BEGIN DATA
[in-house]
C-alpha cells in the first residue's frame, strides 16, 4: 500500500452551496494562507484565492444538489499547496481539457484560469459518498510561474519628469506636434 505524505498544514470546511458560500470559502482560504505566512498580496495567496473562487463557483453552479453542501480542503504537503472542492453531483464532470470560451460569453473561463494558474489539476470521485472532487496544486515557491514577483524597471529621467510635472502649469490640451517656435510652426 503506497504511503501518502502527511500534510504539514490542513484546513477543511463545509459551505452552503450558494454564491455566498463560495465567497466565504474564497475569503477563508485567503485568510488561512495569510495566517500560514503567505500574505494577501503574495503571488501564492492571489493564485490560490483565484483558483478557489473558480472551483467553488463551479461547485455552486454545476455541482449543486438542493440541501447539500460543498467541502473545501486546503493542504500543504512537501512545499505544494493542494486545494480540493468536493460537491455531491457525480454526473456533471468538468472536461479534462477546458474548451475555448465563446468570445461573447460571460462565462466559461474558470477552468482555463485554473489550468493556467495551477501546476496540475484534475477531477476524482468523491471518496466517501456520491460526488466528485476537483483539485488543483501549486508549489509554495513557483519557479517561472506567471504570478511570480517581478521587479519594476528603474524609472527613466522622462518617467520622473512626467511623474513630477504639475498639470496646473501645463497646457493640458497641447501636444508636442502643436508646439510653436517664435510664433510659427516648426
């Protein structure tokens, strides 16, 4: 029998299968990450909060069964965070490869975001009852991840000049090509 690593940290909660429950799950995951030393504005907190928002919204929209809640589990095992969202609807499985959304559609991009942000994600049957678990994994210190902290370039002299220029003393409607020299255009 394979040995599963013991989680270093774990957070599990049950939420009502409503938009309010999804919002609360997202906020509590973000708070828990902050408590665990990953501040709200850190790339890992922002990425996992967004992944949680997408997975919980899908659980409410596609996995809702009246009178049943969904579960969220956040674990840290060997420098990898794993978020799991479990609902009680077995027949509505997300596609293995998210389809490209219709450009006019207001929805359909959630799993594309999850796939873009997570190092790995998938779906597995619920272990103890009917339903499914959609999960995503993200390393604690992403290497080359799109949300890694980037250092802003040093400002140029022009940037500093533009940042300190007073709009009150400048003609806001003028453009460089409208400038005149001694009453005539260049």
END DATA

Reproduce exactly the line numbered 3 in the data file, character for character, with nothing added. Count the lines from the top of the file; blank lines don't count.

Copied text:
């Protein structure tokens, strides 16, 4: 029998299968990450909060069964965070490869975001009852991840000049090509 690593940290909660429950799950995951030393504005907190928002919204929209809640589990095992969202609807499985959304559609991009942000994600049957678990994994210190902290370039002299220029003393409607020299255009 394979040995599963013991989680270093774990957070599990049950939420009502409503938009309010999804919002609360997202906020509590973000708070828990902050408590665990990953501040709200850190790339890992922002990425996992967004992944949680997408997975919980899908659980409410596609996995809702009246009178049943969904579960969220956040674990840290060997420098990898794993978020799991479990609902009680077995027949509505997300596609293995998210389809490209219709450009006019207001929805359909959630799993594309999850796939873009997570190092790995998938779906597995619920272990103890009917339903499914959609999960995503993200390393604690992403290497080359799109949300890694980037250092802003040093400002140029022009940037500093533009940042300190007073709009009150400048003609806001003028453009460089409208400038005149001694009453005539260049």